I am a skeptic. Part of this is probably an unfortunate genetic disposition, but, in honesty, most of my skepticism comes from deeply ingrained trust issues rooted in years of frustrated fandom. When I was young and naïve, I was easily excited and eternally hopeful when it came to my Dallas based sports organizations. I remember thinking things like, “Wow, this Chan Ho Park signing is going to be HUGE for the Rangers!” and “With Eddie George in our backfield, the Cowboys are going to be tough to stop on the ground!” Slowly disappointment chipped away at my childhood sense of wonderment. It came in the form of a botched hold in a playoff game against Seattle, a demoralizing first round defeat at the hands of the Baron Davis lead Warriors, and a little known infielder named David Freese. It seemed like even when we made it to the top and beat the preordained Big Three of Miami, our joy was short lived, as our beloved roster of champions seemed to evaporate in front of our eyes, leaving us to wonder what could have been. I was one of the fans who got caught up in “what was,” but no more. Something has me believing in the “what is” and that something is the beautiful roster of outcasts Mark Cuban has assembled in Dallas.
Now my optimism in this team is a very recent development as we took our fair share of lumps in free agency. It hurt missing out on Dwight, but I expected that. I just don’t think we had what he was looking for (ie an exciting, young roster with the chance to win now but no immediate pressure). What really hit hard was the constant string of misses that ensued. Like being turned down by not one, but two centers with huge question marks who combined for zero total minutes the season before. Or watching the Warriors snatch Andre Iguodala right from under our nose after somehow convincing the Jazz to eat all their garbage contracts. I didn’t know much about Jose Calderon, but I didn’t like his contract and I thought Monta Ellis was exactly the type of player the Mavericks needed to AVOID signing. These guys were not the consolation prizes I was looking for. I started to notice a trend in the additions Dallas was making, a trend that terrified me at first. We were signing players nobody else wanted.
We were collecting misfits and castoffs, damaged goods. I panicked because I felt like the organization had panicked (and they very well may have), but then the off-season came to a close and it looked like the Mavericks had at least formed a serviceable NBA roster. That’s when I began to research these new faces. I read shooting chart breakdowns, scouts’ evaluations, background stories, anything I could get my hands on. I learned about how Jose Calderon had quietly been one of the NBA’s most efficient offensive facilitators while serving in the basketball wastelands of Toronto and Detroit. I discovered that Monta Ellis, despite rumors, is a well above average passer whose main discretion seems to be poor shot selection (a fixable flaw as far as flaws go). I read about DeJuan Blair’s lack of ACLs (not hyperbole, the man literally had both removed), Wayne Ellington’s streaky shooting, Devin Harris’ surprisingly positive defensive analytics, and how even when Samuel Dalembert is at his worst he’s an upgrade over Chris Kaman.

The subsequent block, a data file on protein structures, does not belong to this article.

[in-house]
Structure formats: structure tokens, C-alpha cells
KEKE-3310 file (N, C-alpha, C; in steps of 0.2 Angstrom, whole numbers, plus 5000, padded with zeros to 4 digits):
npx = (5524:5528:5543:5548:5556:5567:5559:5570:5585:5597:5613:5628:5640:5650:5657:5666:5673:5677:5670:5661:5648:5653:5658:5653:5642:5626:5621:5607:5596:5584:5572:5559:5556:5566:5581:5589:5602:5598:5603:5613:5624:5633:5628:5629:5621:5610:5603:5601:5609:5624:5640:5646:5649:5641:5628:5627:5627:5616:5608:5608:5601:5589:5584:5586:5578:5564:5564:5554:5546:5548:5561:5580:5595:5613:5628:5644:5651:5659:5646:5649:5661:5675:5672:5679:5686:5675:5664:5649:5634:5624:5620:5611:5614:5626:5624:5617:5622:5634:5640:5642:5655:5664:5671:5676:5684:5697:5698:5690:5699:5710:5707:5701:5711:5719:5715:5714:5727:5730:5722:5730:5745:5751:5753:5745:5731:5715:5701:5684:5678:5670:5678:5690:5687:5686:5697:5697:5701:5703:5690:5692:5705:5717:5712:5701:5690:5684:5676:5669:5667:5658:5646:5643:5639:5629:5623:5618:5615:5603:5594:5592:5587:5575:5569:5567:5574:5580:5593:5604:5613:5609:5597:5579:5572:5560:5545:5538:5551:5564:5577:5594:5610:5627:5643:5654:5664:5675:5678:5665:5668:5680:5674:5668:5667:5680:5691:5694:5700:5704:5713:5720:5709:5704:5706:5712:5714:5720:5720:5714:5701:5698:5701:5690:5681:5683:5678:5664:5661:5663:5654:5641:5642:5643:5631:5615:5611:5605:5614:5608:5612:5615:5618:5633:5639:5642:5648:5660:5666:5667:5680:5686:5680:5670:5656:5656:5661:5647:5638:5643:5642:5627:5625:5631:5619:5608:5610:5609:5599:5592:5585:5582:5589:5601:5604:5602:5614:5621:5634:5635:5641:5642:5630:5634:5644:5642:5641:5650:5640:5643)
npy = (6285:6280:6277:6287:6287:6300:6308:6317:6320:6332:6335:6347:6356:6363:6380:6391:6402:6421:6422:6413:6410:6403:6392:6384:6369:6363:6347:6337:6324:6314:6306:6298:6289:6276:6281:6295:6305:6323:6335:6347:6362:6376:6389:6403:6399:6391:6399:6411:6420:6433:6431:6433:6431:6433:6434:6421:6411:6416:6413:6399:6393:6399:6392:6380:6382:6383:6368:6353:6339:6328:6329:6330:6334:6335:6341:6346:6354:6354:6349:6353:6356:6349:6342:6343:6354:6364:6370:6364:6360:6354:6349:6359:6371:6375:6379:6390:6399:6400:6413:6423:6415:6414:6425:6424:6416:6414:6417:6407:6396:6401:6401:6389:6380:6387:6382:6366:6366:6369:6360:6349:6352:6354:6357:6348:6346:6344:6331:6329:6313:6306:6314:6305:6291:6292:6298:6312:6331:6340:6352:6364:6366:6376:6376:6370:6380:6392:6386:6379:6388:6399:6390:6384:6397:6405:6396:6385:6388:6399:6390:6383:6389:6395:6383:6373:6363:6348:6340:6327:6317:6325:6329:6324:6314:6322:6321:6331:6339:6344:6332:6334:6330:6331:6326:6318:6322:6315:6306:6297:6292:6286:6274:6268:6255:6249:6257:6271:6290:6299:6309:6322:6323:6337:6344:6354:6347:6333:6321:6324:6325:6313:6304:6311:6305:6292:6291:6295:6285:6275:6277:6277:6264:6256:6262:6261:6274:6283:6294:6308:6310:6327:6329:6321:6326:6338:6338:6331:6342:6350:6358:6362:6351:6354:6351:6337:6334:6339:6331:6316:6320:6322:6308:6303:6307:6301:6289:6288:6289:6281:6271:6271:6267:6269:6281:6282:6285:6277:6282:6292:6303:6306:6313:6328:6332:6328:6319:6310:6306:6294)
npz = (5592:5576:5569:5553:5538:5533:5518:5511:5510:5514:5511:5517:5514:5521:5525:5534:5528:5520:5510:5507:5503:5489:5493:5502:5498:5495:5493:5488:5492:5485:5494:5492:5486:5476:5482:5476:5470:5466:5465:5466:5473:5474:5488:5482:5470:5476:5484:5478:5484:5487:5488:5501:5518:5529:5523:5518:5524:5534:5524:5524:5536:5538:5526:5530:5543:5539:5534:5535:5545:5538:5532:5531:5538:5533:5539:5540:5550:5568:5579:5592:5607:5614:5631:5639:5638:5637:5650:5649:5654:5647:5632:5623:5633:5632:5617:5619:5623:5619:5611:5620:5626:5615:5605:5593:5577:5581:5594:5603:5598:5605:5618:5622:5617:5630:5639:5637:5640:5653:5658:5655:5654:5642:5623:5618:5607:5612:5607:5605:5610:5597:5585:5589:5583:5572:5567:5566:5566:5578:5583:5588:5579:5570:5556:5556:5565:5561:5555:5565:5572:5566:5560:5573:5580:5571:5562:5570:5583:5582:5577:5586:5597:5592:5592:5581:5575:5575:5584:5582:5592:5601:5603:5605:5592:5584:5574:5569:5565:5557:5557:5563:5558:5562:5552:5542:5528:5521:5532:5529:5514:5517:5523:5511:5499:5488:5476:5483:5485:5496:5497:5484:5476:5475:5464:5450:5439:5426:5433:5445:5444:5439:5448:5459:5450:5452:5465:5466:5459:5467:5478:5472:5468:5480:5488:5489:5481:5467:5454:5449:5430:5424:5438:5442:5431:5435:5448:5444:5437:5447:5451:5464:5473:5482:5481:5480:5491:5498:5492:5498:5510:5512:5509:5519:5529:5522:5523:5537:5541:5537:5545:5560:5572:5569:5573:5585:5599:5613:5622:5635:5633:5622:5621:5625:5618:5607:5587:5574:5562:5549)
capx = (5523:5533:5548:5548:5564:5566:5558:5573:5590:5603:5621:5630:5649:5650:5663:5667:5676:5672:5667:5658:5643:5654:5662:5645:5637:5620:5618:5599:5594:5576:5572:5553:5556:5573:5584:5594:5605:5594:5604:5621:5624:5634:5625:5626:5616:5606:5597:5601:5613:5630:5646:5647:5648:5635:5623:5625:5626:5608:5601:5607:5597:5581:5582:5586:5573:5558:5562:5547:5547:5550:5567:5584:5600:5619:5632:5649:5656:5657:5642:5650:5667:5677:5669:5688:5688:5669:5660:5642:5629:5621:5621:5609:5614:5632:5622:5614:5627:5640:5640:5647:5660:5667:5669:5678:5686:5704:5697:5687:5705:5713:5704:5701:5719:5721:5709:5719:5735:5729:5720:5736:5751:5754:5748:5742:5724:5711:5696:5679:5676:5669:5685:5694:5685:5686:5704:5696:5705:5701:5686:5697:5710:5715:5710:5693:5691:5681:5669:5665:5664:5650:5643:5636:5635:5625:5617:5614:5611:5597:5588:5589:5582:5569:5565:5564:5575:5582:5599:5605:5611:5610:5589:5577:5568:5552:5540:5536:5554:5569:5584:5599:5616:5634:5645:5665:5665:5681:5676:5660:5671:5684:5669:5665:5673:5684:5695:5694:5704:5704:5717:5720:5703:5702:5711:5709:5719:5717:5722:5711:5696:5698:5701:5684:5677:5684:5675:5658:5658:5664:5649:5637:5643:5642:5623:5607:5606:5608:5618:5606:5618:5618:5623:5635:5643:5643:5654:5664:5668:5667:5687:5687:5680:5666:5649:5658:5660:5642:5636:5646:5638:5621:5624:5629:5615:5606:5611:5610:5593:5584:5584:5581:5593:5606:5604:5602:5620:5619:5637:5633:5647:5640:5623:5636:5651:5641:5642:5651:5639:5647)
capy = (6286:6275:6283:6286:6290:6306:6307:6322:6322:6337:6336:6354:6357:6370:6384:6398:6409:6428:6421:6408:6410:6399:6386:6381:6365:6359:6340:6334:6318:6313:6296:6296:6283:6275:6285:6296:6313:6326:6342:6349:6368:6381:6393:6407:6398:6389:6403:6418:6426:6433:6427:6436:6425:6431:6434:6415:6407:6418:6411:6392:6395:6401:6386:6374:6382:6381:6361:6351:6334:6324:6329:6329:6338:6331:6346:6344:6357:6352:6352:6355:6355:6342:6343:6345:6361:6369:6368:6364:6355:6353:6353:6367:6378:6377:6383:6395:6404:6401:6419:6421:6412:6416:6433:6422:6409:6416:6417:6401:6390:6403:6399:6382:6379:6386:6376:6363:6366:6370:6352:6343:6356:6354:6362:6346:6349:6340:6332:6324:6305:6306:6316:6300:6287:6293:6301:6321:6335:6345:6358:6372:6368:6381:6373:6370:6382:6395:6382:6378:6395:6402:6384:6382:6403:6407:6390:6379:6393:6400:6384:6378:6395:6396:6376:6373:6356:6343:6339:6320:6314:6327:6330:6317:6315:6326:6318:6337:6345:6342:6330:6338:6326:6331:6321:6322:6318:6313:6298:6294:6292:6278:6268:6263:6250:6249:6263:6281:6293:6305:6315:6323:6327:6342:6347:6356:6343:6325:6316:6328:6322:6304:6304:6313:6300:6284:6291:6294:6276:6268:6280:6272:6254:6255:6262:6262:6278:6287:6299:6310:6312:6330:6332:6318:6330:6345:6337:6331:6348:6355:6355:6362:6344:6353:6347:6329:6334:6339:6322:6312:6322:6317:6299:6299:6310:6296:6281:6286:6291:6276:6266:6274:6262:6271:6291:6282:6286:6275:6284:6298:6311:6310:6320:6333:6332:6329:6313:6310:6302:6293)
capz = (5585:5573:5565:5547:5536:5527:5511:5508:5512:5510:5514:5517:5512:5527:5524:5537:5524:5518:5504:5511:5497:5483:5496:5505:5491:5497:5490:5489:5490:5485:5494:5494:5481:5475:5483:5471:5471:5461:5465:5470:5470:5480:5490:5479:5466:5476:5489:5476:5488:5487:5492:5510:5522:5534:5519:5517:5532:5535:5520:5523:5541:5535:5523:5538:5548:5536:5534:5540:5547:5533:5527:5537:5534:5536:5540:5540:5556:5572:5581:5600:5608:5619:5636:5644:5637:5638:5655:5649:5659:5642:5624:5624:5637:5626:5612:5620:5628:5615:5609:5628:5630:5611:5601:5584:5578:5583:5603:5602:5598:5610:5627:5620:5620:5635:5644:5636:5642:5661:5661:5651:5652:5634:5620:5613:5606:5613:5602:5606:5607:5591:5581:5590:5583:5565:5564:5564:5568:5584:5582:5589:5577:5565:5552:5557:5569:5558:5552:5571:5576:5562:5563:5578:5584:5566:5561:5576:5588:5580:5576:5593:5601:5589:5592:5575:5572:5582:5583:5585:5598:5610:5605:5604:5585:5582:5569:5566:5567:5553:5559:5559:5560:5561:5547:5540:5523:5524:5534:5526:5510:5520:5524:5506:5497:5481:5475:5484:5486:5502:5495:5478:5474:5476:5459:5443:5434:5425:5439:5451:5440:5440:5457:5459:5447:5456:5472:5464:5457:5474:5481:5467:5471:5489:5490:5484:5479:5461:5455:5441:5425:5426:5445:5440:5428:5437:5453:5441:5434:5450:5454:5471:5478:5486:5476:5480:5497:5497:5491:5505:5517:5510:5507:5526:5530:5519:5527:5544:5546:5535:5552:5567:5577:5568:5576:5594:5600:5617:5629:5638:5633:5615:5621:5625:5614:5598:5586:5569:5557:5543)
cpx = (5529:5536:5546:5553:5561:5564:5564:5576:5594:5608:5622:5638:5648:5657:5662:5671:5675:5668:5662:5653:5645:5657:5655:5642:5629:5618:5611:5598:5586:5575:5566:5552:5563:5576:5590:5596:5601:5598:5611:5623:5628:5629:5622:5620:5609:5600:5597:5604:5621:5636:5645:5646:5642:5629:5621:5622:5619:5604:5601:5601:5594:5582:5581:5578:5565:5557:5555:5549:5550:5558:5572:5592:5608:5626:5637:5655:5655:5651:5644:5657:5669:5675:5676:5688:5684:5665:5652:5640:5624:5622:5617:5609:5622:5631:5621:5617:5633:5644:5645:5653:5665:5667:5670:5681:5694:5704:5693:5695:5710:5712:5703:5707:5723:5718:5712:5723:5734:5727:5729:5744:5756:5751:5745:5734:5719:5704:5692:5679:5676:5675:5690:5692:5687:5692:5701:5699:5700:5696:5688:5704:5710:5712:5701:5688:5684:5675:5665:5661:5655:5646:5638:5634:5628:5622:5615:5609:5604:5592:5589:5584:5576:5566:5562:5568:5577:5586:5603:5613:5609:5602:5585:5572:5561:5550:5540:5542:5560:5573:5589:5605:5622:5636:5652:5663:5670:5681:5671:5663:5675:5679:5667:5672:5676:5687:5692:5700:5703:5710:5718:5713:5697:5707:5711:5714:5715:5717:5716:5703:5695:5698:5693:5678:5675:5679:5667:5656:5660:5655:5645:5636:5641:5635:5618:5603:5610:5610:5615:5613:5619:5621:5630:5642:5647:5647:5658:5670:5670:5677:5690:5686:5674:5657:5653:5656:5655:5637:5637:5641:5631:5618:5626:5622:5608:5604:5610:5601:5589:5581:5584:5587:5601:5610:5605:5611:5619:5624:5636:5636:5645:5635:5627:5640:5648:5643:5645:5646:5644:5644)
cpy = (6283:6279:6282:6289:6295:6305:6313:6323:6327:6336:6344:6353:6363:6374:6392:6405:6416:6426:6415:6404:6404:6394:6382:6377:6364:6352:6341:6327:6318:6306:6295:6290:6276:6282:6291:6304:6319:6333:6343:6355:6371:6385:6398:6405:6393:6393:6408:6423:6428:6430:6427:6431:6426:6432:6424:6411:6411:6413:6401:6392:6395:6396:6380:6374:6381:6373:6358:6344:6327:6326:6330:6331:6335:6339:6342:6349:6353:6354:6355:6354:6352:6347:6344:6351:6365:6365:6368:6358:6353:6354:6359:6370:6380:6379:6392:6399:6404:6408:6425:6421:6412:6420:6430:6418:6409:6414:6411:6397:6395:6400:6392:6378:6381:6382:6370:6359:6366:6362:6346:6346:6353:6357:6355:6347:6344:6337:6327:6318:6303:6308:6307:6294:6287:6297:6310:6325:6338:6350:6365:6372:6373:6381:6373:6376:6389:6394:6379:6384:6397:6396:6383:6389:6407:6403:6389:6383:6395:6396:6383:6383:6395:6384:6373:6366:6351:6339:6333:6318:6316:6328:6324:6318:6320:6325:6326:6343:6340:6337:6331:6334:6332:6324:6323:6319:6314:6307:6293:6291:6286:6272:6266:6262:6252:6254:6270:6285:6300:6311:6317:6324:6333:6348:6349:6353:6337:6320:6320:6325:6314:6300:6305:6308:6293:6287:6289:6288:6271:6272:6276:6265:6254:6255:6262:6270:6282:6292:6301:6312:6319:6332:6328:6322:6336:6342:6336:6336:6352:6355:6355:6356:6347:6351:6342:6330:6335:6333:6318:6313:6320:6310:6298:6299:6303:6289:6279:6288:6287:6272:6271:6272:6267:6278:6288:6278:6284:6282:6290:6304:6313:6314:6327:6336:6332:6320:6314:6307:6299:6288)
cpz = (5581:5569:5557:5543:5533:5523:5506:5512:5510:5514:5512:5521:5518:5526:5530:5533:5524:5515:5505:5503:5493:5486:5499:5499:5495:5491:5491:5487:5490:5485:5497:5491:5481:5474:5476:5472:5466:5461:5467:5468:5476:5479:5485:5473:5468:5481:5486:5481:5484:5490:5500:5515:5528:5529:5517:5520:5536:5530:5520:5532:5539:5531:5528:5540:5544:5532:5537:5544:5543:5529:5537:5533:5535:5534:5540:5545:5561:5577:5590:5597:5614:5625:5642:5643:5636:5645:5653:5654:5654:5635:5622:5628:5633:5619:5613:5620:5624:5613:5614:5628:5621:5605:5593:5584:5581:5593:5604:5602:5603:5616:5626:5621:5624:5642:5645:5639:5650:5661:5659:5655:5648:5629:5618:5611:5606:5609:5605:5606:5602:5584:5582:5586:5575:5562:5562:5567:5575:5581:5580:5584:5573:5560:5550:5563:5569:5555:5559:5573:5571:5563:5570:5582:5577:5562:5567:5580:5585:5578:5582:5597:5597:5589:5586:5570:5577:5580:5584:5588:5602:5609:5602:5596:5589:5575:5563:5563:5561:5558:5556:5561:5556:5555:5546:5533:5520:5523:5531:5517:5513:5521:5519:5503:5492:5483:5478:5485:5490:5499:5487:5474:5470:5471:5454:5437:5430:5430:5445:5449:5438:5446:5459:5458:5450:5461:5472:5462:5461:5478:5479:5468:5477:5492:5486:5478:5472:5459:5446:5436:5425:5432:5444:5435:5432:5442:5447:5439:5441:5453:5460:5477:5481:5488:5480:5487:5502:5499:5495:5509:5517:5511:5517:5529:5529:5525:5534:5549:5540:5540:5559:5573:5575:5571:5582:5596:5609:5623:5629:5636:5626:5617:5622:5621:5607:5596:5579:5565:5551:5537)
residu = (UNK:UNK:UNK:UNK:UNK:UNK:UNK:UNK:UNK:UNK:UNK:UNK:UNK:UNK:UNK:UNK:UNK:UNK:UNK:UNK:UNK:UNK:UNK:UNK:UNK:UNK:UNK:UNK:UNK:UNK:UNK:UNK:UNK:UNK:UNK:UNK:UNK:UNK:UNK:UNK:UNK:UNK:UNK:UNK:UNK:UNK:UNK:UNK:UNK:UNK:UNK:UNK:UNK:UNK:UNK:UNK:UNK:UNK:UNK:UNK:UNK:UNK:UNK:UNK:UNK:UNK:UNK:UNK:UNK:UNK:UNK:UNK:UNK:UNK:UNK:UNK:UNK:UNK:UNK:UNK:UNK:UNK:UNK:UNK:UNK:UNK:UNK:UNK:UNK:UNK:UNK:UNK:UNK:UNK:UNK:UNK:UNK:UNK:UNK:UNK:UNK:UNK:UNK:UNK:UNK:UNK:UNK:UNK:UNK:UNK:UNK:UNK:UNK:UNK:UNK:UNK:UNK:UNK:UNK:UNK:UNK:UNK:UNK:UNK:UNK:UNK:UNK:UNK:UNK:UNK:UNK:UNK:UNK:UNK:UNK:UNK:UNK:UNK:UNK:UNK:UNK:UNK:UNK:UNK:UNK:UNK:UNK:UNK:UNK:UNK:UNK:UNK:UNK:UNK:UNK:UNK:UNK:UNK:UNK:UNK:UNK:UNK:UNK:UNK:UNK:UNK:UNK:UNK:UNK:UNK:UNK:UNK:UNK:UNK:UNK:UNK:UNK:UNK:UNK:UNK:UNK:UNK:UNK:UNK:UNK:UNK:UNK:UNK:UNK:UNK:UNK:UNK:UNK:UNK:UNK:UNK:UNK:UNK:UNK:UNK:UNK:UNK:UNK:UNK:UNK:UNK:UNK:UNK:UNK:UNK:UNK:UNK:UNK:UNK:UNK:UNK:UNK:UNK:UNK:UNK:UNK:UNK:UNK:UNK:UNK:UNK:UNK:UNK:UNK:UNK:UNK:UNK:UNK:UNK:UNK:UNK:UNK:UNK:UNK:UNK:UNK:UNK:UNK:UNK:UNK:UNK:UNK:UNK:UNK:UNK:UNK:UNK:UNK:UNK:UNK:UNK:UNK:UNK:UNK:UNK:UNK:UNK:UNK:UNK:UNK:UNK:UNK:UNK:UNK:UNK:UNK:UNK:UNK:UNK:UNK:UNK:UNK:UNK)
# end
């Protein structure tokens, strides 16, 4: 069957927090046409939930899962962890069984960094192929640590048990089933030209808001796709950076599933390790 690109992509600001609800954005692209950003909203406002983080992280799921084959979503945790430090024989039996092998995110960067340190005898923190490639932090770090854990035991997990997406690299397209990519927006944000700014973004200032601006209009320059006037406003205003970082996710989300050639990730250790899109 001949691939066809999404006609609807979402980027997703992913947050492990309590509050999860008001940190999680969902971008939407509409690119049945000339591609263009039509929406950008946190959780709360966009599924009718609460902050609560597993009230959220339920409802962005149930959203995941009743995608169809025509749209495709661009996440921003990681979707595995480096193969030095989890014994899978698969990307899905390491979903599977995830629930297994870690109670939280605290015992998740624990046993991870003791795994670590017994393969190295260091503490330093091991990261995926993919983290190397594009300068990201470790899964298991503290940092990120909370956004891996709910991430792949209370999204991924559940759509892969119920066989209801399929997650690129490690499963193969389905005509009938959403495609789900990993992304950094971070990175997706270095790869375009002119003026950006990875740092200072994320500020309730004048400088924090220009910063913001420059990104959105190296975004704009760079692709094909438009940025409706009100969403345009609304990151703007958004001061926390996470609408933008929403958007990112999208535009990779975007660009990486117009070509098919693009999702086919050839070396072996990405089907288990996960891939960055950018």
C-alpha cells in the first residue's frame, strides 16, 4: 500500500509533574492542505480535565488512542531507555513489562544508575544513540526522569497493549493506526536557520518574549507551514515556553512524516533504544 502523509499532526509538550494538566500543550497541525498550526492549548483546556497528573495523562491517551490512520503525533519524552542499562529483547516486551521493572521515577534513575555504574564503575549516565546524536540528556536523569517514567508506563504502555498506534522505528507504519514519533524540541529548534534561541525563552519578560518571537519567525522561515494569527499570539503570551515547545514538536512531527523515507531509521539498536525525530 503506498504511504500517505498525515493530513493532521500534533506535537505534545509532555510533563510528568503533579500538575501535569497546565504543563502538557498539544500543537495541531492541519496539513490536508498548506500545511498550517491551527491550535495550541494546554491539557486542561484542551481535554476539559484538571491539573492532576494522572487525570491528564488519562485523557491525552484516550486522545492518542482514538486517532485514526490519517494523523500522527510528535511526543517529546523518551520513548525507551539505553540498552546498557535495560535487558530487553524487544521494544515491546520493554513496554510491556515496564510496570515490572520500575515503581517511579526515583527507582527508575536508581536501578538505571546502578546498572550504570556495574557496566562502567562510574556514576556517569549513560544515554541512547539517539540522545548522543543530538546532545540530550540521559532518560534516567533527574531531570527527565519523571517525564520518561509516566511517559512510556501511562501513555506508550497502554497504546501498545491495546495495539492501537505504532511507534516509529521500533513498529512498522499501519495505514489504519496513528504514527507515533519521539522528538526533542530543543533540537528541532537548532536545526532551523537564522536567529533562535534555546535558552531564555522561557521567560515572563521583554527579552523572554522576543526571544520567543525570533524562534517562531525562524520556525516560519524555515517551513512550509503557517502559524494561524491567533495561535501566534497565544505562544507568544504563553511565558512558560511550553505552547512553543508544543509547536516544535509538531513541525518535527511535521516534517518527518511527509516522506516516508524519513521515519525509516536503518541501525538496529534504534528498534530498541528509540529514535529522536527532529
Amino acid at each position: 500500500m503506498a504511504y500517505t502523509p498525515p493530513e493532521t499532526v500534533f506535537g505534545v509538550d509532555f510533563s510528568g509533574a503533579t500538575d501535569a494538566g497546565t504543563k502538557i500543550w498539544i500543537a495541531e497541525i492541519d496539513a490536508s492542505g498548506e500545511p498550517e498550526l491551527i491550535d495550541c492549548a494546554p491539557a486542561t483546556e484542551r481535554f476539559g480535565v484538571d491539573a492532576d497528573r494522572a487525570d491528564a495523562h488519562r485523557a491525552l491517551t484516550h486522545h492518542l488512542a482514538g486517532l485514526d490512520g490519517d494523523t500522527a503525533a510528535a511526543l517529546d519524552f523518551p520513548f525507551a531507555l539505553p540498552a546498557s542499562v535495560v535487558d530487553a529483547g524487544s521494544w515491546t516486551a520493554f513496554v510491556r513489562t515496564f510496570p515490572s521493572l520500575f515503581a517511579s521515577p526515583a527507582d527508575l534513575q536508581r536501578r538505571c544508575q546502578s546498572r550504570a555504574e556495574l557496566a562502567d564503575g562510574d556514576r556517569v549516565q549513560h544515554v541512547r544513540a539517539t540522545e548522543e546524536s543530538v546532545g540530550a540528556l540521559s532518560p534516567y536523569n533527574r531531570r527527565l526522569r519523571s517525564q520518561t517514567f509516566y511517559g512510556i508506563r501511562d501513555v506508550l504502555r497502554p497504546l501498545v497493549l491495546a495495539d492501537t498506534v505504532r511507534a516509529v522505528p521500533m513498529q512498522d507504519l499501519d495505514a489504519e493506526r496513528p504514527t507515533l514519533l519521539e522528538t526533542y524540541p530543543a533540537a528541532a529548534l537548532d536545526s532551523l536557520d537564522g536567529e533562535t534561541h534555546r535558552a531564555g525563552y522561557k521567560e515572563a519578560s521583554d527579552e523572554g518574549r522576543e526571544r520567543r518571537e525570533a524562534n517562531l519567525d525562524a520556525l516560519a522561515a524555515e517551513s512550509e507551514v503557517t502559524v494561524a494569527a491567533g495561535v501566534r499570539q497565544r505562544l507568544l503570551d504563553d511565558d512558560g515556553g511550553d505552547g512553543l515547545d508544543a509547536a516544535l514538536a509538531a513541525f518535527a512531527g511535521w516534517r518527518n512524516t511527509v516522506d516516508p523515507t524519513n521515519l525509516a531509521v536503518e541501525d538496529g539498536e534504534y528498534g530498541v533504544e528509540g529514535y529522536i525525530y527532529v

In sports, as in life, there are no more moving tales than those of the redemption and triumph. This team could potentially do just enough to make a run at something special. I know it sounds dramatic, but this team will write it’s own narrative. That narrative could be tragic. This team has a laundry list of potential problems (incredibly suspect defense, lack of young talent) and is really one or two injuries away from falling apart. I could focus on this, but I don’t want to. The season is young and I want to believe in this team, so I’m going to until they prove me otherwise. They have a coach in Rick Carlisle who always seems to get the most out of his players and a roster of players who seem poised to try to get the most out of themselves.
Reality could set in at any moment. Truth is that this team probably won’t win a championship, but if I remember correctly nobody was picking the 2011 Mavs to take home the trophy either. You have your right to remain skeptical; logic says we’ll be mediocre at best. But sports aren’t based on logic, they’re based on people and if anything people are the most unpredictable element in the known universe. I believe in the Mavericks because I think they’re hungry. I believe in the Mavericks because I think they’re out to prove people wrong. But mostly I believe in the Mavericks because I’m a fan, and really isn’t that what being a fan is all about?